Chapter VI – verses 22-23

[22] So, I do not get angered and enraged when my body feels out of sorts, such as jaundice of the liver (which is inanimate), even though they are a major source of quite intense sorrow; then, why get angry at those (things which happen to be animate, sentient beings)?   They too are impelled and provoked on by circumstance and conditions.   [23] Just as acute pain comes about, although in no way wanted or expected, so anger (and the other damaging kleśas) are strong and quick to arise in beings quite automatically, although equally not desired.

Chapter VI – verse 24

Without intentionally thinking “I shall get angry”, people just become angry spontaneously, impulsively, of their own accord.   [Likewise], anger just naturally happens without planning beforehand, ‘to break forth before it breaks forth’, to produce itself from now on.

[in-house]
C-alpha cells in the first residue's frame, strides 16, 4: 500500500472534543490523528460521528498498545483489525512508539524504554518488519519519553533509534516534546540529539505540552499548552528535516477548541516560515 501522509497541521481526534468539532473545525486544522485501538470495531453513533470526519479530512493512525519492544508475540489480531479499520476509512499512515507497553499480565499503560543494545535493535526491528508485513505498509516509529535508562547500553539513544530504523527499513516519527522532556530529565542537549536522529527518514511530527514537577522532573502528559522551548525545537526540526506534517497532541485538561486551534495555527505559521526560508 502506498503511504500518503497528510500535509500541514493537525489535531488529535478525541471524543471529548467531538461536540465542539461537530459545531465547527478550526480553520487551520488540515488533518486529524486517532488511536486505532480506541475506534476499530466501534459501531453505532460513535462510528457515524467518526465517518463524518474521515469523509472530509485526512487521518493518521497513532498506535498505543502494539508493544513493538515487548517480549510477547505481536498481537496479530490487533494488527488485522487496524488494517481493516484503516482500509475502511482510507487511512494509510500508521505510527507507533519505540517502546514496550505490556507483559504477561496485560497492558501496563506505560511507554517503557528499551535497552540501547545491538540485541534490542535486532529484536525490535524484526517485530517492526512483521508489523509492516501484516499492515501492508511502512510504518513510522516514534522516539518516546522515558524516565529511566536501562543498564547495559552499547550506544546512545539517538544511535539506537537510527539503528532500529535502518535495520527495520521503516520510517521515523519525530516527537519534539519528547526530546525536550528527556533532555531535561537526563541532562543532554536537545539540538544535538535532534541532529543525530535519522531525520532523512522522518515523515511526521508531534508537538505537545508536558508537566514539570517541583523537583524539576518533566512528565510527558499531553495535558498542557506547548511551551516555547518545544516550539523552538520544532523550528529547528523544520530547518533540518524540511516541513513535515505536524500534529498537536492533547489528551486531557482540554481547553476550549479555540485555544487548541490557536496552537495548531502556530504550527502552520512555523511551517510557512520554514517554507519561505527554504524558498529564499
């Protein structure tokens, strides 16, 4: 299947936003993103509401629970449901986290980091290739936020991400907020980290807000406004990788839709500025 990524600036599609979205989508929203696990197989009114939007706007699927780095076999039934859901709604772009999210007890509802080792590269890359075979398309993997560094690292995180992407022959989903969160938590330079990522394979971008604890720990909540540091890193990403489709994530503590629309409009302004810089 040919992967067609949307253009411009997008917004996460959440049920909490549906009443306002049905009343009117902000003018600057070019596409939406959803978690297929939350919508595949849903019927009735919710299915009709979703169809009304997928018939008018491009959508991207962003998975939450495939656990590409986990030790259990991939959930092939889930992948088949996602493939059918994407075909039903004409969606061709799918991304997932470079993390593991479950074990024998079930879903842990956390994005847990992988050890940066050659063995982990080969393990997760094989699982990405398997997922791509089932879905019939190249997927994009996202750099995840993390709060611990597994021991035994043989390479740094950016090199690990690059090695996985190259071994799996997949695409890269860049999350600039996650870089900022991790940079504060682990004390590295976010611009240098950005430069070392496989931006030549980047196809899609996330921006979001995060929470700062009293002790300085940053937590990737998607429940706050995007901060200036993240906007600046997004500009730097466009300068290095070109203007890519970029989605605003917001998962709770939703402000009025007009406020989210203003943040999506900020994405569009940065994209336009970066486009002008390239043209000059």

Chapter VI – verse 25

Whatever offends, is faulty, makes mistakes, has shortcomings, transgresses, and whoever commits misdeeds or evil, whoever acts negatively, errs or commits crimes, in whatever various and diverse ways, all of these arise through the force of implacable and necessary causes and conditions and do not rise, move or operate under their own power, nor do they just happen on their own, spontaneously or self-directed; independence is not known.

Chapter VI – verse 26

A complex of causes and conditions bunching up and coming together has no intention or conscious thought that “I shall produce something, make something happen, create, bring something about” (i.e. a suffering result); and nor is it the case that the effect produced, (the suffering), has the intention, thought or desire itself to be specifically produced, created or bought about.